Lighting and Safety on Campus
By: Caroline Wilkerson
Students at the University of Lynchburg have raised concerns about the lighting and general safety on campus.
Senior Taylor Morris said, “I think we have pretty decent security on the weekends, but I barely see them around during the week. Walking home alone at night from the library can sometimes feel unsafe because of the lack of lighting that we have on College Street. We could really use more sidewalk lighting that stays on all the time, not just when people walk by it. Also, we need more blue safe lights. The one blue safe light on campus that I have seen is in the commuter lot, and that is just insufficient.”
While Elena Ferguson, a junior, said, “I think the lighting on campus is very unsafe for Lynchburg students. As they walk towards the library or towards the dorms, the streets are not nearly lit enough to see the surroundings, particularly at night. I also think that the distance from one light to another is too far.”
Ferguson’s comments were reiterated by Joe Triano, a junior, who said, “Due to the lack of lighting, sometimes I feel unsafe walking around at night.”
Dean Caifano, deputy director for Safety and Security at the University of Lynchburg said, “The lighting is not sufficient, but the physical plant and the university are working to get the lighting up to par.” The physical plant has already implemented LED lights in many parking lots around the campus, and are working to improve the lighting in the Dell. Over the past nine years, lighting has improved greatly; however, they want to upgrade the lighting even more.
The University however has provided several safety measures to help ensure students’ protection. Some of these safety measures include: the LiveSafe app, escorting services, weather hotline, EMT services, and counseling services. The LiveSafe app provides universities all over the country with immediate response to safety information and constituencies happening around campus.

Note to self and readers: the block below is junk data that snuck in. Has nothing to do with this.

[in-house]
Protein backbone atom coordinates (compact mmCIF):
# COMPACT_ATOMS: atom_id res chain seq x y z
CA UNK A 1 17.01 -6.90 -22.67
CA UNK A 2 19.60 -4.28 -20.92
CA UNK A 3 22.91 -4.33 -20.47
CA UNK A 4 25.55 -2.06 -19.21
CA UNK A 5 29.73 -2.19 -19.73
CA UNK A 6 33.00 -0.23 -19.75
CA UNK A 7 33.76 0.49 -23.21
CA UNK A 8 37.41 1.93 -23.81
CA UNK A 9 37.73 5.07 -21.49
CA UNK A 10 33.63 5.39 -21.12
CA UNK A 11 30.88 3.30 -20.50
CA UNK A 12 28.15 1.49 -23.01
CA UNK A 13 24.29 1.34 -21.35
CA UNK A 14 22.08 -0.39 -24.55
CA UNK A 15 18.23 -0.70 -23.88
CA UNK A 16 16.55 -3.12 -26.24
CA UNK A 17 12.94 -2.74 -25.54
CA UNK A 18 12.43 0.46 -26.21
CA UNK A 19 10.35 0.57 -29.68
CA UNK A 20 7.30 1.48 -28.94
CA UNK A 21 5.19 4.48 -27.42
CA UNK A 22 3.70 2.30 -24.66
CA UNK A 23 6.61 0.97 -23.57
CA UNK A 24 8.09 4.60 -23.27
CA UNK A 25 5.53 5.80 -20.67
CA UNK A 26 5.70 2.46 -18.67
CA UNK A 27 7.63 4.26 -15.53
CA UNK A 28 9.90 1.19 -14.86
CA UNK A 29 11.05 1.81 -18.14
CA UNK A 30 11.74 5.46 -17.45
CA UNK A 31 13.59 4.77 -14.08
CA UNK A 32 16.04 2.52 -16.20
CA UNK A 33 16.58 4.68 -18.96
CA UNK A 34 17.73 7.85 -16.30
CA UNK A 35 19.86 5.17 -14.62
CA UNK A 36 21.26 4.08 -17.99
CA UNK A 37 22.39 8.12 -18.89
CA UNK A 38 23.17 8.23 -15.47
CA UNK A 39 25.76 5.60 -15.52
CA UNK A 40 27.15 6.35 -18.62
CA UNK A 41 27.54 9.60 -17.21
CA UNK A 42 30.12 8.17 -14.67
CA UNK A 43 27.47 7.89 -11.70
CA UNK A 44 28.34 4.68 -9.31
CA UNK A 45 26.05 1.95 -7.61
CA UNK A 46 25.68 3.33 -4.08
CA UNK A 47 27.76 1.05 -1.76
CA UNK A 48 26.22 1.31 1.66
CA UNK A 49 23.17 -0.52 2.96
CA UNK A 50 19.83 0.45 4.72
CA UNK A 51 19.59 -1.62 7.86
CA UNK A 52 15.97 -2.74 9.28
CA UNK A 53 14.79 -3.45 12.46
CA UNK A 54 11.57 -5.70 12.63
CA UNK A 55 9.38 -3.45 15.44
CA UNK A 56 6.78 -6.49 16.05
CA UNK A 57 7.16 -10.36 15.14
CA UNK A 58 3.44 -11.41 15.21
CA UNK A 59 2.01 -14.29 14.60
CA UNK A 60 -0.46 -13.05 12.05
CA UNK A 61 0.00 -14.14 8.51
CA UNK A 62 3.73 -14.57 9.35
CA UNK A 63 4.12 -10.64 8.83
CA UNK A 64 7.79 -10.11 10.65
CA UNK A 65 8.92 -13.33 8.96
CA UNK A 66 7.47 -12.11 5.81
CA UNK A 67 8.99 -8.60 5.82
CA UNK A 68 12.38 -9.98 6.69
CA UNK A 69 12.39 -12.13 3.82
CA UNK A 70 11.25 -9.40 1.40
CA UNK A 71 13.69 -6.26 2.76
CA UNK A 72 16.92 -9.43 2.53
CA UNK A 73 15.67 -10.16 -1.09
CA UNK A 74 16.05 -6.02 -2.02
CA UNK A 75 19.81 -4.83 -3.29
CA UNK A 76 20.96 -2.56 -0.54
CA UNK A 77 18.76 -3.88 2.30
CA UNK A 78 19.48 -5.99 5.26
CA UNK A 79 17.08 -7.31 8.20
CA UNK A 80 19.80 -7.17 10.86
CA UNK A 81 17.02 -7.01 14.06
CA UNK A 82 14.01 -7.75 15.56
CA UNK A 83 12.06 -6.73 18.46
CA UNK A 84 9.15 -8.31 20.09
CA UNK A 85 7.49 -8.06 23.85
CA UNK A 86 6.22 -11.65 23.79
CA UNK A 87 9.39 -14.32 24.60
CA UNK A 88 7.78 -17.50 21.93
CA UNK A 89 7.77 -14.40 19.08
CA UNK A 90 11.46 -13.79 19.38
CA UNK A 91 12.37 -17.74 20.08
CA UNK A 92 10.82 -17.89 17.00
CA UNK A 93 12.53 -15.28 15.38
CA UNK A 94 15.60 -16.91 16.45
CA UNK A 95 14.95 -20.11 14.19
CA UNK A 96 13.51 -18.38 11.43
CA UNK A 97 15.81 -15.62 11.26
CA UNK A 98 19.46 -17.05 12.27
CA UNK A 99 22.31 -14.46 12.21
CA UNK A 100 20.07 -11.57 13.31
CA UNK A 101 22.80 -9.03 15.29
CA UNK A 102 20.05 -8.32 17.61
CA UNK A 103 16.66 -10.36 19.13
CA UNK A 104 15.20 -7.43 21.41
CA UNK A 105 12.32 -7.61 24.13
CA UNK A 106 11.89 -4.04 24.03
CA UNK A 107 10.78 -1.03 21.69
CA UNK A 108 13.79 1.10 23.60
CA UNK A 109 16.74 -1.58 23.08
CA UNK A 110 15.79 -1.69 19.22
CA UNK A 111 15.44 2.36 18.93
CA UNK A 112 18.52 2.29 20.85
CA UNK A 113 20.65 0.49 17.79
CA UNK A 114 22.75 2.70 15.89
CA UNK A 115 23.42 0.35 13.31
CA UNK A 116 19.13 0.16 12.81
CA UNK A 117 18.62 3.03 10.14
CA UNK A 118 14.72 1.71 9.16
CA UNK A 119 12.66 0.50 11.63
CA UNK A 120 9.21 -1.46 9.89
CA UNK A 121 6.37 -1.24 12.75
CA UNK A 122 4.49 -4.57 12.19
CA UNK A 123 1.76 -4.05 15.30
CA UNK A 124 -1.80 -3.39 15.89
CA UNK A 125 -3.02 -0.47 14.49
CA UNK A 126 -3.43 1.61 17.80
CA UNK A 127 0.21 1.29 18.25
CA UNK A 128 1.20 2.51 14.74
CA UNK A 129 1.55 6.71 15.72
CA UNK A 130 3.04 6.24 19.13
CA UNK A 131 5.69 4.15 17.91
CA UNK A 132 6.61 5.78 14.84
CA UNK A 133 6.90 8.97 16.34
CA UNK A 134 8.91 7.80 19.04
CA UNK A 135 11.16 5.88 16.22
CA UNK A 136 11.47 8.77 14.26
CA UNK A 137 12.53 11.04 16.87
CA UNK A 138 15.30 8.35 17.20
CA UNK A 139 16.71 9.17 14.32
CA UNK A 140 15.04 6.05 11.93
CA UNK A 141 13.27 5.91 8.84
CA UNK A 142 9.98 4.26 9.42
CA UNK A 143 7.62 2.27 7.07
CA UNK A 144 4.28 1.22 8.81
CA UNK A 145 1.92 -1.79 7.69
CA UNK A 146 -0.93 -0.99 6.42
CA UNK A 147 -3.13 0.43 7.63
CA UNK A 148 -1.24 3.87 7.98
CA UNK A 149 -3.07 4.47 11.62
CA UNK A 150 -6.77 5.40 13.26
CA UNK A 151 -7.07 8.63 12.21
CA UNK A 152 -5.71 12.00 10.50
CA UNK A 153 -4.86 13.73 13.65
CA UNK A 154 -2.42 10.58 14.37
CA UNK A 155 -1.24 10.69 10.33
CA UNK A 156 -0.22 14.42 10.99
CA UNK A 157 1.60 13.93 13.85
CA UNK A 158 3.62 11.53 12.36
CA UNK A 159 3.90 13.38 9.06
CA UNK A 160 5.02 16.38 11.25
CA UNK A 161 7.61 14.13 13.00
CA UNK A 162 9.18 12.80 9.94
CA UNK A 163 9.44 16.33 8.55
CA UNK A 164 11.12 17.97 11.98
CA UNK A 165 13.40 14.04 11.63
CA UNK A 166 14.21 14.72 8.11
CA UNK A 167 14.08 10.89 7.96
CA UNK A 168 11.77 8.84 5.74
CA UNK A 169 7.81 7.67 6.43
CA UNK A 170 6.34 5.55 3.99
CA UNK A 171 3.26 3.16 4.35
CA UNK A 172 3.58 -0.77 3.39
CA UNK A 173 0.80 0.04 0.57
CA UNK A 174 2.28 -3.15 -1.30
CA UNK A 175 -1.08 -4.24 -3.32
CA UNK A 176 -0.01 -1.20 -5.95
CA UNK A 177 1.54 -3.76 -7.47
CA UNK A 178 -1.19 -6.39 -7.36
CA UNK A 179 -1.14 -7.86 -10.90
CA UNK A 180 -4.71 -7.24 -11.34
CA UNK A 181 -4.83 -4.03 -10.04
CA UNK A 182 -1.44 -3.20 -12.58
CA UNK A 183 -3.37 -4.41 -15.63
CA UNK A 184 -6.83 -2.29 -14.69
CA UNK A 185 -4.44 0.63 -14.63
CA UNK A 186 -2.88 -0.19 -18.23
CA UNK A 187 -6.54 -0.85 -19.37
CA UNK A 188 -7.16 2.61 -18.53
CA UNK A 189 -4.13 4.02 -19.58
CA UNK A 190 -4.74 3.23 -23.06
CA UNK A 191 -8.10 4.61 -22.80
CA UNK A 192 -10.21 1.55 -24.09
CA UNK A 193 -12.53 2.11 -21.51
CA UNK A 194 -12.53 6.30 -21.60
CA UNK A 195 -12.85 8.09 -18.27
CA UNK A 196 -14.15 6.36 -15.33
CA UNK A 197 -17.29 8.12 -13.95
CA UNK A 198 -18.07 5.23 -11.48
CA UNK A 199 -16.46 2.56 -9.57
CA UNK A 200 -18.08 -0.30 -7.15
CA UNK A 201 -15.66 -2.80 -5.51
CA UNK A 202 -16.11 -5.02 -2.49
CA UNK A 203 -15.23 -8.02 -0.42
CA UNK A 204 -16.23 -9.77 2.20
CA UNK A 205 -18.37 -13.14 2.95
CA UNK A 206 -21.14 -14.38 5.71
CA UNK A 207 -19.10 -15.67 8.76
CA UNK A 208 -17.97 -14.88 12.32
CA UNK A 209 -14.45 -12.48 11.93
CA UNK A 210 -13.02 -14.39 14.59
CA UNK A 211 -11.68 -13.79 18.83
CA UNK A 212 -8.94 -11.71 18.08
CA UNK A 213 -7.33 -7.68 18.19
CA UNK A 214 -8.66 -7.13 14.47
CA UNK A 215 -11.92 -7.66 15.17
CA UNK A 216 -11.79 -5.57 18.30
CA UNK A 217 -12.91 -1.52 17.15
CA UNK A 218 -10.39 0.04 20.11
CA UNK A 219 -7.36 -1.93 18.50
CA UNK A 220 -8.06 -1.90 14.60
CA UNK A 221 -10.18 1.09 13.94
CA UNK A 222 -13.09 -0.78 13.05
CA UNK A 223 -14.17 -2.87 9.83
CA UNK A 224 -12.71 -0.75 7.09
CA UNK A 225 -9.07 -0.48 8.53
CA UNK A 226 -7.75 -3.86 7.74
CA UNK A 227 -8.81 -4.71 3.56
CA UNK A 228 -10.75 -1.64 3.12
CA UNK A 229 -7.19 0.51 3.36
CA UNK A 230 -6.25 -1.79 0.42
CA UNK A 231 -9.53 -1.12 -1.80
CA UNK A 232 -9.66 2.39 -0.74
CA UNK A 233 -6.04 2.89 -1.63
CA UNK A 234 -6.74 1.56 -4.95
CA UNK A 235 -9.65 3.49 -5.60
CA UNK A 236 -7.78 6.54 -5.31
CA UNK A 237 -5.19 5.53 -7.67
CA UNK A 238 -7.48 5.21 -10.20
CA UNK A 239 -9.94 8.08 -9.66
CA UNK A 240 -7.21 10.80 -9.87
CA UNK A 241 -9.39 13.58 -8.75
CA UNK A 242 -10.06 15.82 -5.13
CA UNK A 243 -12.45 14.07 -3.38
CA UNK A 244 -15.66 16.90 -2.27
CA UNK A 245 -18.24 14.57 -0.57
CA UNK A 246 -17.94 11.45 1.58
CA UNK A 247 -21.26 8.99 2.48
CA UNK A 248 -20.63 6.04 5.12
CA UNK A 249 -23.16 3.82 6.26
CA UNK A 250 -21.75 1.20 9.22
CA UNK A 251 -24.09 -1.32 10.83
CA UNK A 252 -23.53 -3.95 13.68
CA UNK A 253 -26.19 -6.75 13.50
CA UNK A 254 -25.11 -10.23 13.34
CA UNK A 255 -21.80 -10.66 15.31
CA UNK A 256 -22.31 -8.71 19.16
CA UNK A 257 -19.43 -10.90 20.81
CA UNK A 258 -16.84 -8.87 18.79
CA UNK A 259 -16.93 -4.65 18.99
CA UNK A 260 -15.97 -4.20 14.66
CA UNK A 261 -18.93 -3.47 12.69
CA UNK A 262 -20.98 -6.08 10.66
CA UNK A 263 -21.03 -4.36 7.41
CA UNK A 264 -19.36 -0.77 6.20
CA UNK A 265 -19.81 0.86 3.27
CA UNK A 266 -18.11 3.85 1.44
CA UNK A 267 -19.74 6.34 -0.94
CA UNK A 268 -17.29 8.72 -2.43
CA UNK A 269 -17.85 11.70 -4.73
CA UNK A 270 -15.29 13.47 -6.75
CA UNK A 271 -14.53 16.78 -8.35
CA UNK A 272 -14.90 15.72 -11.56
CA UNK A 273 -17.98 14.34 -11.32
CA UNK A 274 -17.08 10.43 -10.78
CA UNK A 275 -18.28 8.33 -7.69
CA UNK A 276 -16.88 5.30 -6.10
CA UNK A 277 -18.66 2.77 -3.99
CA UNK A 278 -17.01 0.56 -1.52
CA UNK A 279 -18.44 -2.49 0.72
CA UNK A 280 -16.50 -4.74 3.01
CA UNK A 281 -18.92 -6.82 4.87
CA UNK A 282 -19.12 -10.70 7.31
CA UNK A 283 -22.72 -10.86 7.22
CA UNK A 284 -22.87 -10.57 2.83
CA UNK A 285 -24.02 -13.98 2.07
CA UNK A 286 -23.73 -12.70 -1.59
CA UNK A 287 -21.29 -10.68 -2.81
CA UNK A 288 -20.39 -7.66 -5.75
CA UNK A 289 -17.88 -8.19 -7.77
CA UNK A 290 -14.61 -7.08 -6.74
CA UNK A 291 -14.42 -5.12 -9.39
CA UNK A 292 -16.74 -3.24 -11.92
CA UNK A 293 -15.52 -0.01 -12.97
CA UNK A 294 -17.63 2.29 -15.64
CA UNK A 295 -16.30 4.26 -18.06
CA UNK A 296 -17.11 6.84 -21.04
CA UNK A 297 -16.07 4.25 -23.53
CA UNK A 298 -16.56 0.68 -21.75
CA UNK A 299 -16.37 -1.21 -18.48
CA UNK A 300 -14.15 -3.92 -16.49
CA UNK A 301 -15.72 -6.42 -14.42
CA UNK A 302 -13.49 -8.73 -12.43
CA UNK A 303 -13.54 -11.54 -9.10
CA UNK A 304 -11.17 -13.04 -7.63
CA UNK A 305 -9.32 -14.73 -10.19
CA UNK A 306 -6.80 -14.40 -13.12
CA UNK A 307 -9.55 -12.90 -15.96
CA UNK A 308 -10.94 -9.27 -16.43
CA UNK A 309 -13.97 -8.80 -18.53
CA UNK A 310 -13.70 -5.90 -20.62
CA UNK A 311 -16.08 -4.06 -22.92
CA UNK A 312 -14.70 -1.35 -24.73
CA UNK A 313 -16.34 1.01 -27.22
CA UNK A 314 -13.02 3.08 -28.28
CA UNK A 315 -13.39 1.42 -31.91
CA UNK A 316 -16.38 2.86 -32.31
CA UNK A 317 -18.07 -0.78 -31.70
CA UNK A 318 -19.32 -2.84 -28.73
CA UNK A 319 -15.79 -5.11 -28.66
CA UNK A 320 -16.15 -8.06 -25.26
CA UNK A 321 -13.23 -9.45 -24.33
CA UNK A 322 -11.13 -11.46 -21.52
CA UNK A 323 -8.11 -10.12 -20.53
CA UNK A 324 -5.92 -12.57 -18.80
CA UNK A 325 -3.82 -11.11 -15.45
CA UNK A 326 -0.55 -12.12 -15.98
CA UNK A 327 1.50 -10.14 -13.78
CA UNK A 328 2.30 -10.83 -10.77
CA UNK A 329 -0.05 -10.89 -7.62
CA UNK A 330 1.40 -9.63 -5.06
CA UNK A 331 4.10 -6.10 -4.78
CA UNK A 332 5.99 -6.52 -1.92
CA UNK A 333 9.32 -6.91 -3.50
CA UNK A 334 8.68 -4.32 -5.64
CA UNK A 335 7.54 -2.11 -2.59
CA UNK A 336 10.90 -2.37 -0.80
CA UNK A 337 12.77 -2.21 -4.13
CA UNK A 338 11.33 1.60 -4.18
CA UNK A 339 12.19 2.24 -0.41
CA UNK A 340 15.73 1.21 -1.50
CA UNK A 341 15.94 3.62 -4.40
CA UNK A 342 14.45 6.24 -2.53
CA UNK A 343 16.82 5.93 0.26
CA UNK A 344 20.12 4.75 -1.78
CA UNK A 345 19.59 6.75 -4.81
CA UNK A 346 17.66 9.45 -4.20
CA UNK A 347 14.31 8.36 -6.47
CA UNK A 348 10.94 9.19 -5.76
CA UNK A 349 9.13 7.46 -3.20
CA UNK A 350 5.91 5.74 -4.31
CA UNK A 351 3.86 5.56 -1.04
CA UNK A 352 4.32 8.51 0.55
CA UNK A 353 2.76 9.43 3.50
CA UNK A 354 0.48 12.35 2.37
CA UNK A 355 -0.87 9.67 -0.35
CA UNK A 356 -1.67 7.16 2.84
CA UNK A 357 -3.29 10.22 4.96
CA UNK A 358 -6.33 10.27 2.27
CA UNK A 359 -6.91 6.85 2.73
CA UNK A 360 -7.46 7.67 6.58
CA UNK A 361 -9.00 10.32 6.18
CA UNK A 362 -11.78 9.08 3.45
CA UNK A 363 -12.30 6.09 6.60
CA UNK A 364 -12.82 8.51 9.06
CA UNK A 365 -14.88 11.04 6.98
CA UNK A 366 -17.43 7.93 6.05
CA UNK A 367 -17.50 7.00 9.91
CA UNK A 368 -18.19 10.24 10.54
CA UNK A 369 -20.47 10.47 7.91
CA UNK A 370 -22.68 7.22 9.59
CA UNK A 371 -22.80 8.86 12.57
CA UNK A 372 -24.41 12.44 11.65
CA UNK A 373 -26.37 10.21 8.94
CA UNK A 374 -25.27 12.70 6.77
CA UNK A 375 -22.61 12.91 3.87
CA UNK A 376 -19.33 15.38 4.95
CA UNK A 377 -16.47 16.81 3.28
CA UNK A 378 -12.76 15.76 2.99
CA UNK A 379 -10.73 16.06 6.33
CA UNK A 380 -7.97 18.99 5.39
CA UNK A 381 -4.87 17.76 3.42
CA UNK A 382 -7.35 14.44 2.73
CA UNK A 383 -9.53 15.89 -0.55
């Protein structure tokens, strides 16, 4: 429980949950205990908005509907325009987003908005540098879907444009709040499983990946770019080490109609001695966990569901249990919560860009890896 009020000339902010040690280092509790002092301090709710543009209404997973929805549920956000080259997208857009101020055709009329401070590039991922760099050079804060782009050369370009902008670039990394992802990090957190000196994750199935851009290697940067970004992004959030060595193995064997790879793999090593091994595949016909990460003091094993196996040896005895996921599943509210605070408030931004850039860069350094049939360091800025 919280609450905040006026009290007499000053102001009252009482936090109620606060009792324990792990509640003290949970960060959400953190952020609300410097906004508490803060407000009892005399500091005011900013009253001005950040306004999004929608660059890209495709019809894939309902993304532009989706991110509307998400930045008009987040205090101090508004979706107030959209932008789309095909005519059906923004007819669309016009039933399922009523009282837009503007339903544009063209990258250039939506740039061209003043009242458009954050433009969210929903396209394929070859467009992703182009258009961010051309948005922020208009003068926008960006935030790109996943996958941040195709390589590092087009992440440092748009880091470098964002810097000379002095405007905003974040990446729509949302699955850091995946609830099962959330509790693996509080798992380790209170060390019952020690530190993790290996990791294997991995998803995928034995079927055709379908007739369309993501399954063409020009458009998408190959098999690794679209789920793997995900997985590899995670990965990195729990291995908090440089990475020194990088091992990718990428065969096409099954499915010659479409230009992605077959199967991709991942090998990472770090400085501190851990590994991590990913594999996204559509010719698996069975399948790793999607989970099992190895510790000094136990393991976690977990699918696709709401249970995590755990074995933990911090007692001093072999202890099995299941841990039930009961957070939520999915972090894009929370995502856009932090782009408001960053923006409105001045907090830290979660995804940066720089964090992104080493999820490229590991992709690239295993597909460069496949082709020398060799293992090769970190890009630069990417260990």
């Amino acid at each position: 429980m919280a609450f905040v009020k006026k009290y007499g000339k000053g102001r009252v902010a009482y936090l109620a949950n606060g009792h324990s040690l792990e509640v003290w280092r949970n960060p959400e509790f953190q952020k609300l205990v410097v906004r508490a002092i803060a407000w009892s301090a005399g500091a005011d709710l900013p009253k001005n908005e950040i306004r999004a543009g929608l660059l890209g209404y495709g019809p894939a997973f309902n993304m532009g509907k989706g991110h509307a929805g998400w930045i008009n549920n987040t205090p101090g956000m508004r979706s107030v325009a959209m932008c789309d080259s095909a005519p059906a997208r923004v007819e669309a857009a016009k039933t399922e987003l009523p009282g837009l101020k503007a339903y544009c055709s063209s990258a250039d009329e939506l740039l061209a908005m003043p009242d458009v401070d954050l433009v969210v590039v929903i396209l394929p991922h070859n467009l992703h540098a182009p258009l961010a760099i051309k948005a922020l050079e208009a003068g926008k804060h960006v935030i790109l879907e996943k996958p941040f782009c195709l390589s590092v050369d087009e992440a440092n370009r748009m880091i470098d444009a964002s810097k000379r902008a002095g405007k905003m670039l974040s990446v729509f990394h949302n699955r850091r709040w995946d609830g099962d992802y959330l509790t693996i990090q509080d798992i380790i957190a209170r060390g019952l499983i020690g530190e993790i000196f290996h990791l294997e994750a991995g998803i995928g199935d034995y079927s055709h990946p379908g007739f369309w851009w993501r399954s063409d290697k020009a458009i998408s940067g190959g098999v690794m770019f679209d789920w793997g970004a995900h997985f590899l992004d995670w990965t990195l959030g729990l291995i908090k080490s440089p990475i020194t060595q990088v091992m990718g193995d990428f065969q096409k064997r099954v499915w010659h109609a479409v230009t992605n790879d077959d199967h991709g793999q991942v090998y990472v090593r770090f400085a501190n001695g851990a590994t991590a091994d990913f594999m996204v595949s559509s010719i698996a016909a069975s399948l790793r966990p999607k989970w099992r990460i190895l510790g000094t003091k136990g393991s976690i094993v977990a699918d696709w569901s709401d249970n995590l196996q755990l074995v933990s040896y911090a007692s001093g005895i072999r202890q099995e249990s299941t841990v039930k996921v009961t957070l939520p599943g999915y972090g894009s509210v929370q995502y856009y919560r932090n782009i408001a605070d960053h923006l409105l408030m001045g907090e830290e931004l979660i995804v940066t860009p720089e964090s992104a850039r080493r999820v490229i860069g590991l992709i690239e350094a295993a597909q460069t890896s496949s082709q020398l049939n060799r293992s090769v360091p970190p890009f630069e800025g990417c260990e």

Escorting services provide students with the option of having a security officer take them to where they need to go instead of walking or driving alone. While the weather hotline instantly alerts students whenever a weather disaster appears. The EMT and counseling services provide students with on-call care for medical or emotional emergencies.
According to the Rape, Abuse & Incest National Network (RAINN) every year 11.2% of graduate and undergraduate students across United States’ college campuses “experience rape or sexual assault through physical force, violence, or incapacitation”. These statistics have lead to increase calls for new safety procedures and precautions across college campuses, including at the University of Lynchburg.